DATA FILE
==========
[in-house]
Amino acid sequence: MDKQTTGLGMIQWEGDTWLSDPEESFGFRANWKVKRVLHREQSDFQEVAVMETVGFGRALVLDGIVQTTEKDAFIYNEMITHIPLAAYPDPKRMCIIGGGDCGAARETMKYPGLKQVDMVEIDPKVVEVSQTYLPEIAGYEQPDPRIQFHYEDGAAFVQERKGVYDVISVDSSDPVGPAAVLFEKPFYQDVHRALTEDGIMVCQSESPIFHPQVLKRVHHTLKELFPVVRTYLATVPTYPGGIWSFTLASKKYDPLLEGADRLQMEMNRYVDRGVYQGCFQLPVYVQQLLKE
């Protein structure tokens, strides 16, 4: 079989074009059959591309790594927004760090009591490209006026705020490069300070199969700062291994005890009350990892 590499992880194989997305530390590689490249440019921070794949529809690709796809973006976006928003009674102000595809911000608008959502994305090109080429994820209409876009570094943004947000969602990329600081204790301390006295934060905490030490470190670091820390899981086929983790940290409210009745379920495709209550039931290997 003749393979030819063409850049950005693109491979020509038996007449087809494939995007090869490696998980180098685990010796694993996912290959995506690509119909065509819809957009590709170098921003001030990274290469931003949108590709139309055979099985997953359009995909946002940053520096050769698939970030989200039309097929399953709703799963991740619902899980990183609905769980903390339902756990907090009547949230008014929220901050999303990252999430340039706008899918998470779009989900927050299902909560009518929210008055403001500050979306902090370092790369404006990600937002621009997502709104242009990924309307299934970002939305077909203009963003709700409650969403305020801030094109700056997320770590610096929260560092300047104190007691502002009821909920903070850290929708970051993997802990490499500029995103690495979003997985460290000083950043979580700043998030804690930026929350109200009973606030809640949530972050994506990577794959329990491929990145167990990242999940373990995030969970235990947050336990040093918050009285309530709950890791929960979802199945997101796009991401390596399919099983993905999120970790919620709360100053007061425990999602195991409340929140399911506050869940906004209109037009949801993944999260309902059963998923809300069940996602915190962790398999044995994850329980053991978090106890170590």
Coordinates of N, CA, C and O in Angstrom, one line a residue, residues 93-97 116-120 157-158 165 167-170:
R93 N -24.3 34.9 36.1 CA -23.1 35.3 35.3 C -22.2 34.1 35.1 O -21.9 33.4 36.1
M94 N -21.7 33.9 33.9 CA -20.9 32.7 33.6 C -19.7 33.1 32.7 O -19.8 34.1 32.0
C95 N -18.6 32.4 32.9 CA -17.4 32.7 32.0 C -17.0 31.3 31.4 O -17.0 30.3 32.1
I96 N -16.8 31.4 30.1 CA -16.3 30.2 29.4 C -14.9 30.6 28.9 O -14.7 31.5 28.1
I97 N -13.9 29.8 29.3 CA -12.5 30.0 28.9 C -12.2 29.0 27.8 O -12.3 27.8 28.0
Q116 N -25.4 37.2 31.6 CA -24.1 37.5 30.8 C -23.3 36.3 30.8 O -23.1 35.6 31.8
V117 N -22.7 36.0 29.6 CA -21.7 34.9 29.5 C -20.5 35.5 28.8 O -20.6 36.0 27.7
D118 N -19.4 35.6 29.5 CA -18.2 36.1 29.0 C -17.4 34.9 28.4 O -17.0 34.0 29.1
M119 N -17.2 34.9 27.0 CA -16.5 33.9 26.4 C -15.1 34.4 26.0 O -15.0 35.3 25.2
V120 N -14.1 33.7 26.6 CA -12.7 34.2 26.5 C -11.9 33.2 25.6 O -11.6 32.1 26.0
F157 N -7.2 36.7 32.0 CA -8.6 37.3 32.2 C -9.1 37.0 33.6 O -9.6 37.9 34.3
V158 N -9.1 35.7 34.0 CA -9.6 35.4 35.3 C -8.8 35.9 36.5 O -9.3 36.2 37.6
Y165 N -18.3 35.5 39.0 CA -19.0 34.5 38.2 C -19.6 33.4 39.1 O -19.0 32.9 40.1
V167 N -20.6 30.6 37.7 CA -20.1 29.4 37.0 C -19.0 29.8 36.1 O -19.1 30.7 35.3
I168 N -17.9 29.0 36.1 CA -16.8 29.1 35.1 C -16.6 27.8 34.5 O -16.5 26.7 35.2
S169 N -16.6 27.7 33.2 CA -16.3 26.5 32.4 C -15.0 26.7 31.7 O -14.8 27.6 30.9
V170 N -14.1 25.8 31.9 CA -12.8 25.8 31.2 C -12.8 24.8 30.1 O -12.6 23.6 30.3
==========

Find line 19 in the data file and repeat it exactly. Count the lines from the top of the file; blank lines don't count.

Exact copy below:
I168 N -17.9 29.0 36.1 CA -16.8 29.1 35.1 C -16.6 27.8 34.5 O -16.5 26.7 35.2